Politico Pro: House Dems Want Approval For Surgeon General Pick
More than two dozen House Democrats are calling on the Senate to swiftly approve Vivek Murthy’s nomination to serve as surgeon general to help combat the spread of the deadly Ebola virus in the U.S. Murthy’s nomination got sidelined after Republicans and vulnerable Senate Democrats voiced reservations about the Harvard Medical School physician’s outspoken views on gun violence and public health. But the House Democrats, in a letter set to be released next week, argue that the Obama administration needs a top official in place to help with Ebola response (French, 10/17).
The Wall Street Journal’s Washington Wire: Ebola Furor Renews Sparring Over Surgeon General Nomination
The political furor over the U.S. response to the Ebola outbreak has revived debate over President Barack Obama’s stalled pick for U.S. Surgeon General. Some supporters of the administration have for the past few days been trying to shift the spotlight to opposition to Vivek Murthy, Mr. Obama’s pick for the position, which focuses on public-health issues. Dr. Murthy’s nomination met resistance in March when some Senate Democrats indicated they would not vote for him after his support for gun control drew the opposition of the National Rifle Association. Senate Democratic leaders are still not expected to bring Dr. Murthy up for a vote unless enough lawmakers change their positions to confirm him, aides said. But the public health concerns kindled by the spread of Ebola have generated new sparring over his nomination (Peterson and Radnofsky, 10/17).
Politico: POLITICO Poll: Democrats In Danger Over Ebola
Voters who intend to support Republicans in the most consequential Senate and House elections this November had significantly less confidence in the federal government’s response to the occurrence of Ebola, according to a new POLITICO poll. The survey underscores the dangers for Democrats in the midterms if the Obama administration is perceived as mishandling the government’s reaction to the virus (Shepard, 10/20).
NPR: Will Ebola Impact Midterm Elections?
Weekend Edition Sunday's new segment, "For the Record," kicks off with politics and Ebola. NPR's Rachel Martin asks NPR's Mara Liasson and Dallas columnist J. Floyd about the politics of the disease (10/19).
The Washington Post: Ebola, Islamic State Shift Dynamics For Hagan, Tillis In North Carolina’s Senate Race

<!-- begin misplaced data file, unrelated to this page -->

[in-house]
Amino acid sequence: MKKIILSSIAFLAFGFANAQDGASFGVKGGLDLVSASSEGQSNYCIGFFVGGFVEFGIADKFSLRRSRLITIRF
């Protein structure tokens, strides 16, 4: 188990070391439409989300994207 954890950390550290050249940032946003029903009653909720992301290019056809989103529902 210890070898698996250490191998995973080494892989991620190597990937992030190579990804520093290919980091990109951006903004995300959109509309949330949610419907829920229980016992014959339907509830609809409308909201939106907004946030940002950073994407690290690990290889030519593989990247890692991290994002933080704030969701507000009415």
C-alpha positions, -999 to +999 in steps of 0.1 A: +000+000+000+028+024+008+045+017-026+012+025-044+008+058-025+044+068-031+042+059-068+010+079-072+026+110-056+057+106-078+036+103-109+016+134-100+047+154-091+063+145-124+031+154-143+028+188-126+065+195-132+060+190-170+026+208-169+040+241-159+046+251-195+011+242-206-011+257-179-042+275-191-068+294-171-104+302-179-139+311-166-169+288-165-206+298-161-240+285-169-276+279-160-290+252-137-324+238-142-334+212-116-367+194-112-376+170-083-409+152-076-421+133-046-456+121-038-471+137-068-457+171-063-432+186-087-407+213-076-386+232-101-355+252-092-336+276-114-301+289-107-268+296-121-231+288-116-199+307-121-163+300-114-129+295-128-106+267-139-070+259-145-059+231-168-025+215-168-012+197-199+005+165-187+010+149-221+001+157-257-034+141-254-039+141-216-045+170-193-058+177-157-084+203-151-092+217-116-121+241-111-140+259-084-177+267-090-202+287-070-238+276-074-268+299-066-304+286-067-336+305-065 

For much of the year, the incumbent, Sen. Kay Hagan (D), and her allies had successfully framed the campaign as a referendum on the sharp conservative turn taken by the state legislature under the leadership of Tillis, the House speaker. But in the past few weeks, the conversation has pivoted amid alarming headlines about terrorism and a virulent epidemic, further tightening what is expected to be the most expensive Senate race in U.S. history. … For his part, he spent most of his day-long swing through the state pressing the argument that Hagan operates as an extension of Obama. He ticked off a series of issues, such as Obamacare and veterans’ care, in which he said the administration — and the senator — had failed. At every stop, he added two new items on the list: the Islamic State and Ebola (Gold, 10/19).
Los Angeles Times: Costly, Nasty Battle Rages In San Diego Race For Congress
In its third editorial endorsing Republican congressional candidate Carl DeMaio over Democratic incumbent Scott Peters, the U-T San Diego newspaper had one description of DeMaio that not even his many critics could dispute: "One of a kind." DeMaio's hard-charging style, combined with his anti-Washington pledge to "Fix Congress First," has turned the 52nd Congressional District race into one of the tightest and costliest in the country. ... Local television is filled with attack ads. Peters warns that DeMaio plans to cut student loans. DeMaio says he is a big supporter of student loans and Medicare and that Peters represents everything that is wrong with politics: officeholders who are too comfortable with the status quo (Perry, 10/18).
The Washington Post: Gubernatorial Races Poised To Make History In Two Weeks
You wouldn’t know it by following the Senate-control-centric coverage of the midterm elections emanating from Washington, but we could well be headed toward a historic gubernatorial election in 15 days. Not since 1984 have more than six sitting governors lost in any one election. But, 30 years after that gubernatorial carnage, a look at this year’s races puts 11 incumbents in various levels of peril — suggesting that history may be in the making (Cillizza, Blake and Sullivan, 10/19).
The Washington Post: Pentagon Plans Ebola Domestic-Response Team Of Medical Experts To Aid Doctors
The Pentagon announced Sunday that it will create a 30-person team of medical experts that could quickly leap into a region if new Ebola cases emerge in the United States, providing support for civilian doctors who lack proficiency in fighting the deadly virus (Kane and Ellis Nutt, 10/19).
The Washington Post: Obama: ‘We Can’t Give In To Hysteria Or Fear’ Of Ebola